Border Guard Cooperation: Creating Cooperation in the Baltic Sea Area
2015 (English)In: Abstracts. Interactive Borderland? Re-thinking networks and organizations in Europe, Annual Conference IRTG "Baltic Borderlands", Riga, September 25-26, 2015, 2015, 11-13 p.Conference paper, Abstract (Refereed)
Project Turnstone is a collaborative project partly funded by the European Commission. The project is an initiative by the Stockholm Police. Collaborating partners in the project are the Swedish Coast Guard; Region Northeast, the Helsinki Police, the Gulf of Finland Coast Guard District, the Police and Border Guard Board in Estonia, the State Border Guard of the Republic of Latvia, and the State Border Guard Service at the Ministry of Interior of the Republic of Lithuania. The aim of this project is to decrease trans-boundary criminality and improve day-today cooperation between border officers in the Baltic Sea region. This study analyses this collaborative project and especially the operative joint activities conducted during the implementation of project Turnstone. What is unique about the Turnstone model of working is the implementation of the operative action week where officers have the chance of exchanging, sharing, and cooperating with immediate action in the same office using their own channels of information. The purpose of the study is to map and analyse how the staff of the different organizations experience, understand, and define successful cooperation and collaboration obstacles encountered during cooperation with neighbouring organizations. The study is qualitative and based on ethnographically gathered material such as field observations at the different border agencies and qualitative interviews. 73 interviews were conducted with border police officers, police officers, border guards, and coast guard officers from the participating organizations. The findings suggest that interviewed officers see Project Turnstone as a rare opportunity for close, personal cooperation where officers can build strong police, border, and coast guard networks and increase and strengthen previous cooperating practices. This is due to colocation and interpersonal interaction where officers can learn about each other’s organizational practices, establish trust, and achieve the same goals. On the other hand, collaboration obstacles were also raised, such as language and communication difficulties, differences in national legislations, and fear that the opportunities for joint action weeks and close cooperation will diminish after the termination of project Turnstone. Despite these obstacles, interviewed officers share a common sense of purpose and motivation and see close interpersonal cooperation as the best way of protecting the EU and Schengen area from criminality in the Baltic Sea area.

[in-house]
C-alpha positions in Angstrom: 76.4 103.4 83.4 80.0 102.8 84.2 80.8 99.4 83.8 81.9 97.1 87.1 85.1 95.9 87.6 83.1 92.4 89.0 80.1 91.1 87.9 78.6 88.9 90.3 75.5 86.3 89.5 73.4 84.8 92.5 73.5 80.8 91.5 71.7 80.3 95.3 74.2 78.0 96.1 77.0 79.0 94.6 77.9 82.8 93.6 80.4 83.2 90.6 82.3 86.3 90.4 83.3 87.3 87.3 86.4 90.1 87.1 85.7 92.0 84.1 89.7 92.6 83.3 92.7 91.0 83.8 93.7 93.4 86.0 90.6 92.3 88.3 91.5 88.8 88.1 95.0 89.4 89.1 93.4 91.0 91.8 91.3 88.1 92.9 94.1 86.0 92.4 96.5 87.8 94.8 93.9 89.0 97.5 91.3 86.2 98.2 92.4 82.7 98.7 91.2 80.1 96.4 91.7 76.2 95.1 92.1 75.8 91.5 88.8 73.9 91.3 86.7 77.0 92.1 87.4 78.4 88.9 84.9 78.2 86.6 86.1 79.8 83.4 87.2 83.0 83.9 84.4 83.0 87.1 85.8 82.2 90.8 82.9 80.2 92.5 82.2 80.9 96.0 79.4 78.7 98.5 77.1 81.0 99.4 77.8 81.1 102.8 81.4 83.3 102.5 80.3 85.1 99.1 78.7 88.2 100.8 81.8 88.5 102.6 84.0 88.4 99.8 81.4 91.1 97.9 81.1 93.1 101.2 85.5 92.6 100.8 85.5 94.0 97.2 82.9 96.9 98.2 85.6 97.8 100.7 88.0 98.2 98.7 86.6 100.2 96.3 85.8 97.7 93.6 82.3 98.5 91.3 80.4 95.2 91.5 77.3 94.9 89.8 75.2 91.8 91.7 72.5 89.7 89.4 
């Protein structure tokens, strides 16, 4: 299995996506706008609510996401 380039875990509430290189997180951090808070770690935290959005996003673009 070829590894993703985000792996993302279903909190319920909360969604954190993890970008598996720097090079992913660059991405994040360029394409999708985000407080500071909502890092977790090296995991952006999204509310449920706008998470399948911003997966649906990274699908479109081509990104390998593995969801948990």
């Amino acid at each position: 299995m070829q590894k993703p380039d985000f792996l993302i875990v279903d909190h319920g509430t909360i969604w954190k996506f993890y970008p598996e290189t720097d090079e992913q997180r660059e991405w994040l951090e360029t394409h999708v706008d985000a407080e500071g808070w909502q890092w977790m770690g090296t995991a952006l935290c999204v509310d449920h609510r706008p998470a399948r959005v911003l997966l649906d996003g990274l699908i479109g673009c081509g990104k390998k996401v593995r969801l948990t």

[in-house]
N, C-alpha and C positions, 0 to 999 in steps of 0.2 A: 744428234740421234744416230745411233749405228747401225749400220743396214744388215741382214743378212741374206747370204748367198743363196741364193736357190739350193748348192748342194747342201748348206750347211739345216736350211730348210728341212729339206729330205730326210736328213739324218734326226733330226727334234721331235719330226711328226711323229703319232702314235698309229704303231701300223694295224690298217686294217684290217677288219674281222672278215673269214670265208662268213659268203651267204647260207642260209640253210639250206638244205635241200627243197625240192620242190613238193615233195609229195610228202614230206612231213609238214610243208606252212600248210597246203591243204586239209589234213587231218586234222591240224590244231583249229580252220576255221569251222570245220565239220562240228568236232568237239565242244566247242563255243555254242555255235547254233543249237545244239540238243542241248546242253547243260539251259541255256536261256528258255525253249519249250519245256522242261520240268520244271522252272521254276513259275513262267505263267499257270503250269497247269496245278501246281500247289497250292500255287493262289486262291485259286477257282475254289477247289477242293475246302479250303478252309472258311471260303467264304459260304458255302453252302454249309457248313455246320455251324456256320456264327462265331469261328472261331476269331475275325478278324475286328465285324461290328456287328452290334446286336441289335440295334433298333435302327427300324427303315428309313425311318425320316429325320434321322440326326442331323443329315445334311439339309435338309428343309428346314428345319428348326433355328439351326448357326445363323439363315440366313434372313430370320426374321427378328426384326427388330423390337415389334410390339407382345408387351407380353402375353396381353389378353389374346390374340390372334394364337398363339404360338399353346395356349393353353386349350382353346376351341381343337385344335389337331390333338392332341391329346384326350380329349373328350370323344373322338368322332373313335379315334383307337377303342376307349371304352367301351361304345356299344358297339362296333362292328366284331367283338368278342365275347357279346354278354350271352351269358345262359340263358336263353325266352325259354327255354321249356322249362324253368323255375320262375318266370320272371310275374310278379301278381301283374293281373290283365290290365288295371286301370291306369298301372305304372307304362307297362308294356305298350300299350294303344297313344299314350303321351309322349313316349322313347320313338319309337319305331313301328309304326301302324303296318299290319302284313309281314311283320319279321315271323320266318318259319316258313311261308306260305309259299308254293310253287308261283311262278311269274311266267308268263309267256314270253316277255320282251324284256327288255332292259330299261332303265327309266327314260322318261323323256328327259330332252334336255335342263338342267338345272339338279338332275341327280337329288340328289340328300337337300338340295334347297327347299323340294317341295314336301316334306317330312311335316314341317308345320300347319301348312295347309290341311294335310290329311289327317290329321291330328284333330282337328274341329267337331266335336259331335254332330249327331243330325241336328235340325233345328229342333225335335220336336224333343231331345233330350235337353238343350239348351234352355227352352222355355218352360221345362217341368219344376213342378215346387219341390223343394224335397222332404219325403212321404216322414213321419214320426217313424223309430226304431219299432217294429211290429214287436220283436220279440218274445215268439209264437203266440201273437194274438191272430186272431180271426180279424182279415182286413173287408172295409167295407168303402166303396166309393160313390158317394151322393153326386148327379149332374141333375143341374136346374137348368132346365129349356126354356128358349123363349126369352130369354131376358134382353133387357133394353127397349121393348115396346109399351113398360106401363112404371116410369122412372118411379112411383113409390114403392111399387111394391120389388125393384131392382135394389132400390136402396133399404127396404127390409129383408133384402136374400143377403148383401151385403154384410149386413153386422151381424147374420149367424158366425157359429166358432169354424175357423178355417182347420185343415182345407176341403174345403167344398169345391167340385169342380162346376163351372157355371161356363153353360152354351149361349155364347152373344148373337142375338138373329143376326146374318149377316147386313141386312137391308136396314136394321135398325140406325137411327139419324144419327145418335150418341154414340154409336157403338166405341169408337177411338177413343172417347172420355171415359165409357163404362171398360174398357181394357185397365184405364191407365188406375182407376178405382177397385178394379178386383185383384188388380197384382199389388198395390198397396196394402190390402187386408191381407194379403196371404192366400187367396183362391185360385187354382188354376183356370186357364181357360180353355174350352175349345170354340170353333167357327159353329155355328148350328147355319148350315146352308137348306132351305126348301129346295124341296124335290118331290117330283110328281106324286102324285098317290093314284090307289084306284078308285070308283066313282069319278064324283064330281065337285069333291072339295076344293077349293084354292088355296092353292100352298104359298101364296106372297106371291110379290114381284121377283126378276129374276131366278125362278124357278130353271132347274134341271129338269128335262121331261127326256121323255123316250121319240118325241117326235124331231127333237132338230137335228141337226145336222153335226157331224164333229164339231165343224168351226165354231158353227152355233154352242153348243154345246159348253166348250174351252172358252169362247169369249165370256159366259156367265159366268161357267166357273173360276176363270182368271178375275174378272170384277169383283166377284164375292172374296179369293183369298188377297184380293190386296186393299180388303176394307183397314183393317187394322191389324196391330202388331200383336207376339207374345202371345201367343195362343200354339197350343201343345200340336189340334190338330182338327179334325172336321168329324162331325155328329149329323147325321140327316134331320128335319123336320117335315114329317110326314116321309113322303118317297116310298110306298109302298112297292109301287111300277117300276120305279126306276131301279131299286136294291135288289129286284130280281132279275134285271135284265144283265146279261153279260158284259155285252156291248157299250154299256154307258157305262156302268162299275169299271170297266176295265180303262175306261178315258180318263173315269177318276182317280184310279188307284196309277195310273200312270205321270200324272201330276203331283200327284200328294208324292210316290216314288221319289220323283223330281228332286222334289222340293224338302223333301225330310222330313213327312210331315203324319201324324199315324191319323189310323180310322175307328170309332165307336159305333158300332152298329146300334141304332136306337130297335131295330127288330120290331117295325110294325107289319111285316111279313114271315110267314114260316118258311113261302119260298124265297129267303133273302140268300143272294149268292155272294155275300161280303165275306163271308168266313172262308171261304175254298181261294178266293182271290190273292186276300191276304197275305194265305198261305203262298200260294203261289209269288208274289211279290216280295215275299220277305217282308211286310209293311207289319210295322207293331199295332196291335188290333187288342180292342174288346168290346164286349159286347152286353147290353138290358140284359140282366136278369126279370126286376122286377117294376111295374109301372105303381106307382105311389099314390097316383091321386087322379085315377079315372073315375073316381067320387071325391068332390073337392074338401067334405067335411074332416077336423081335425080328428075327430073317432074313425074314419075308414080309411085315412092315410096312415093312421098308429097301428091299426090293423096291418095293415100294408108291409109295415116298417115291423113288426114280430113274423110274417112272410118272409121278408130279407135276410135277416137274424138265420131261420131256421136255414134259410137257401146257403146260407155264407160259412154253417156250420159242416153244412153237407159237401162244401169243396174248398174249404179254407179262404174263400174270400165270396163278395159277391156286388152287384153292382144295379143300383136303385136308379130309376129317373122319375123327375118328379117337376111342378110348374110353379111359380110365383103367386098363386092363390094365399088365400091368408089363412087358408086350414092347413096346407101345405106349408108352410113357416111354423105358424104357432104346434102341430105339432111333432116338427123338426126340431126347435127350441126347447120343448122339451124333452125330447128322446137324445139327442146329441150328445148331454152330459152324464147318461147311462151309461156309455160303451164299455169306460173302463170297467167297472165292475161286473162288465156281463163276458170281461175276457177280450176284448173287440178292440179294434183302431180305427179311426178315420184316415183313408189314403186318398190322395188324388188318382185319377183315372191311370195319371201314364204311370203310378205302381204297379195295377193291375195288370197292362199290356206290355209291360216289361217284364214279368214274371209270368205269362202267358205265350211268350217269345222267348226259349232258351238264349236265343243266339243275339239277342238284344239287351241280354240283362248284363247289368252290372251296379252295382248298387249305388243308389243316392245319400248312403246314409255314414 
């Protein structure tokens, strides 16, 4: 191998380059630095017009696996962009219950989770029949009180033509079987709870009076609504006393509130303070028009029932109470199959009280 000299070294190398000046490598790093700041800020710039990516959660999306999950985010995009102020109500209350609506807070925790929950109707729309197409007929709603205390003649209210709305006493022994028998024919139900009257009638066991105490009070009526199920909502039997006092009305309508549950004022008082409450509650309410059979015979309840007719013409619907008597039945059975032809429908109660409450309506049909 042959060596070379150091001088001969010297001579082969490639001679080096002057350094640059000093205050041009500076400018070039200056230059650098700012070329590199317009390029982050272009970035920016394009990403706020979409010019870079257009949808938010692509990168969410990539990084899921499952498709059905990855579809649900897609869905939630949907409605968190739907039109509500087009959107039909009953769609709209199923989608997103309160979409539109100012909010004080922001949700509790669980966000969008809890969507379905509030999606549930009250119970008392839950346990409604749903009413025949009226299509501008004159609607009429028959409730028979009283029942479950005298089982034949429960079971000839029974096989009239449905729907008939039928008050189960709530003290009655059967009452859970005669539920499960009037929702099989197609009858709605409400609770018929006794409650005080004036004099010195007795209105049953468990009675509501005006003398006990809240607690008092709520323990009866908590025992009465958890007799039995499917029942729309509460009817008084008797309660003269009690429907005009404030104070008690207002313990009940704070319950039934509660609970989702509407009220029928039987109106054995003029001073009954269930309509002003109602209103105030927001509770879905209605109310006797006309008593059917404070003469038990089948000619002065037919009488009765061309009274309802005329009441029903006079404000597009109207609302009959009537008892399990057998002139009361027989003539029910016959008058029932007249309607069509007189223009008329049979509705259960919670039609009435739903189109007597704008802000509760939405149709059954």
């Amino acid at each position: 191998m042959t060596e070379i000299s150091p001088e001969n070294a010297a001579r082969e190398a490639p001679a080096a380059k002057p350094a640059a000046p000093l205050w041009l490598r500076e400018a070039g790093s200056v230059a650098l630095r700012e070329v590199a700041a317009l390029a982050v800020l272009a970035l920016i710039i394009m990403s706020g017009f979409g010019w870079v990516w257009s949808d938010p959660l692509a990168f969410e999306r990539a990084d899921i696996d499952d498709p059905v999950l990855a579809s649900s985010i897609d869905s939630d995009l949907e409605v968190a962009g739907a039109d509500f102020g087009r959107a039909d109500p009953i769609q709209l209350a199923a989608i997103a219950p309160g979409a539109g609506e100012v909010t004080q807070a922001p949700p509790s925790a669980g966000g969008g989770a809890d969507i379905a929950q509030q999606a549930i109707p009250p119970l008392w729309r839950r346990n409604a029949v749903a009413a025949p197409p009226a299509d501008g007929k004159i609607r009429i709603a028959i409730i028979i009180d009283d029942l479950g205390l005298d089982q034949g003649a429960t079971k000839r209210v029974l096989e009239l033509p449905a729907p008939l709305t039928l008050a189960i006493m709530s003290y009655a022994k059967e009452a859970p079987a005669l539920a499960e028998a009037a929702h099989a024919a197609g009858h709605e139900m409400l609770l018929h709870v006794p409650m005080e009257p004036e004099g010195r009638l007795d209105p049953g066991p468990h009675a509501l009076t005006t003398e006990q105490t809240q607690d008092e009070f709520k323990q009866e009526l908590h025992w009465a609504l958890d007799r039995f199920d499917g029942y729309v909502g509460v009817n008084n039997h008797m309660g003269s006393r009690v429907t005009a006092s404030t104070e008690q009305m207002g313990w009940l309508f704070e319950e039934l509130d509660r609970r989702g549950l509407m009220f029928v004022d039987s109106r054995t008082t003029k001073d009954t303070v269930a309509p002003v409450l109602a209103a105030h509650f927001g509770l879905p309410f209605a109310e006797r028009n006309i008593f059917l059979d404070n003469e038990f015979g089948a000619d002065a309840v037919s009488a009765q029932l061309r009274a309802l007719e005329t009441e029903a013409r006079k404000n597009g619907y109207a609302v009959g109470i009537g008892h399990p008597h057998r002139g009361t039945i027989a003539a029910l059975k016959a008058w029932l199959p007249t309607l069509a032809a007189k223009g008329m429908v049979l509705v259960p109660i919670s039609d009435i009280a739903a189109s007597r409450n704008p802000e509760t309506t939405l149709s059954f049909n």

Place, publisher, year, edition, pages
2015. 11-13 p.
border guards, Europe, EU borders, Baltic Sea area, cooperation, collaboration
Sociology (excluding Social Work, Social Psychology and Social Anthropology)
Research subject Social Sciences; Social Sciences, Criminology; Social Sciences, Poliskunskap; Social Sciences, Sociology
IdentifiersURN: urn:nbn:se:lnu:diva-48118OAI: oai:DiVA.org:lnu-48118DiVA: diva2:877632
Interactive borderland? Re-thinking networks and organizations in Europe, Annual Conference IRTG "Baltic Borderlands", Riga, September 25-26, 2015